Thursday, December 18, 2014

Economic Failures of HTTPS

Bruce Schneier points me to Assessing legal and technical solutions to secure HTTPS, a fascinating, must-read analysis of the (lack of) security on the Web from an economic rather than a technical perspective by Axel Arnbak and co-authors from Amsterdam and Delft universities. Do read the whole paper, but below the fold I provide some choice snippets.

Arnbak et al point out that users are forced to trust all Certificate Authorities (CAs):
A crucial technical property of the HTTPS authentication model is that any CA can sign certificates for any domain name. In other words, literally anyone can request a certificate for a Google domain at any CA anywhere in the world, even when Google itself has contracted one particular CA to sign its certificate.
Many CAs are untrustworthy on their face:
What’s particularly troubling is that a number of the trusted CAs are run by authoritarian governments, among other less trustworthy institutions. Their CAs can issue a certificate for any Web site in the world, which will be accepted as trustworthy by browsers of all Internet users.
The security practices of even leading CAs have proven to be inadequate:
three of the four market leaders got hacked in recent years and that some of the “security” features of these services do not really provide actual security.
Customers can't actually buy security, only the appearance of security:
Information asymmetry prevents buyers from knowing what CAs are really doing. Buyers are paying for the perception of security, a liability shield, and trust signals to third parties. None of these correlates verifiably with actual security. Given that CA security is largely unobservable, buyers’ demands for security do not necessarily translate into strong security incentives for CAs.
There's little incentive for CAs to invest in better security:
Negative externalities of the weakest-link security of the system exacerbate these incentive problems. The failure of a single CA impacts the whole ecosystem, not just that CA’s customers. All other things being equal, these interdependencies undermine the incentives of CAs to invest, as the security of their customers depends on the efforts of all other CAs.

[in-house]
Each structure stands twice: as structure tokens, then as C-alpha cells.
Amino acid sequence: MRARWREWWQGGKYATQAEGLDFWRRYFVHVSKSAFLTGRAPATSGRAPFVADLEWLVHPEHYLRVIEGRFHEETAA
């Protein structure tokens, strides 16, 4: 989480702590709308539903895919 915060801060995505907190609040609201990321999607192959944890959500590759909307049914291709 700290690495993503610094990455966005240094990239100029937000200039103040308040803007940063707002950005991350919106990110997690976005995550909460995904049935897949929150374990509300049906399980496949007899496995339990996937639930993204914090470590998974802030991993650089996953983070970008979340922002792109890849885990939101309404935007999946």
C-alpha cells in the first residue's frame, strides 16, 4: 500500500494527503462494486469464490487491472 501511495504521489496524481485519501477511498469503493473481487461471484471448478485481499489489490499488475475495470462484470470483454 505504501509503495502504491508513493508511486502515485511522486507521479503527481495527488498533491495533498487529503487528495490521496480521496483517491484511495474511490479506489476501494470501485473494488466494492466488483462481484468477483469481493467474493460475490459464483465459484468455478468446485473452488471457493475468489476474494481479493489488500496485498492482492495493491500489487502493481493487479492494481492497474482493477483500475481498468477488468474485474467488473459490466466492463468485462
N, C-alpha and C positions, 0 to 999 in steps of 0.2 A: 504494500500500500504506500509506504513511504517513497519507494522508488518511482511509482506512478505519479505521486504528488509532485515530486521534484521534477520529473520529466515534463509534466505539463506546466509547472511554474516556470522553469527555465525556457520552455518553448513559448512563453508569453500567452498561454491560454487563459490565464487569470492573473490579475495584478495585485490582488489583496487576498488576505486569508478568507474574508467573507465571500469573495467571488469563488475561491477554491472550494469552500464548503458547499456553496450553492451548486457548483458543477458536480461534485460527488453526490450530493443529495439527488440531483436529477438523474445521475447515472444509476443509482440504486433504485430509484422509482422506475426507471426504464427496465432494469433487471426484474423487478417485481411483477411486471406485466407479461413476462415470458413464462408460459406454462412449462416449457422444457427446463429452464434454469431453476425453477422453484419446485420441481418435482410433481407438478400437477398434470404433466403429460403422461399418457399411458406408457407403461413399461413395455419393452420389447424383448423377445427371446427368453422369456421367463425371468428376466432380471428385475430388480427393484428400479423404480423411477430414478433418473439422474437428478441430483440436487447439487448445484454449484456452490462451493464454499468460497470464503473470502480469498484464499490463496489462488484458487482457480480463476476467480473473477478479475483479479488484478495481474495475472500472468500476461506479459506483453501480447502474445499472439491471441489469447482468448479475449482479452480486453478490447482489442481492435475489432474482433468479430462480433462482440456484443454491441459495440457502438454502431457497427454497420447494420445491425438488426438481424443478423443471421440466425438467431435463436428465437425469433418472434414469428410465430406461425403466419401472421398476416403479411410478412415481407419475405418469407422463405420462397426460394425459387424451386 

They conclude:
Regardless of major cybersecurity incidents such as CA breaches, and even the Snowden revelations, a sense of urgency to secure HTTPS seems nonexistent. As it stands, major CAs continue business as usual. For the foreseeable future, a fundamentally flawed authentication model underlies an absolutely critical technology used every second of every day by every Internet user. On both sides of the Atlantic, one wonders what cybersecurity governance really is about.


David. said...

Ars Technica has two stories showing how Microsoft's failure to take even minimal precautions allowed outsiders to obtain HTTPS certificates for Microsoft Live domains. In one documented case it took Microsoft 4 years to respond. Security, its just not a priority.

David. said...

Here we go again. The China Internet Network Information Center (CNNIC), a certificate authority trusted by essentially all browsers, delegated authority to MCS, an intermediate authority based in Egypt, who went ahead and issued certificates for, among other domains, Google properties.

Browser vendors are rushing to revoke the certificates, except that so far there appears to be no comment to this effect from Microsoft.

This completely broken system is aptly described by Bruce Schneier's term "security theater".

David. said...

Google has decided to remove CNNIC as a root CA pending improvements to their process.

David. said...

Over this weekend, the certificate chain for Google's Gmail service broke because Google forgot to renew one of the intermediate certificates. The system is too complex and fragile for even the experts to maintain properly.

David. said...

I should have remembered and linked to this relevant post from 2013 discussing the possible application of LOCKSS-style sampled voting to certificate verification.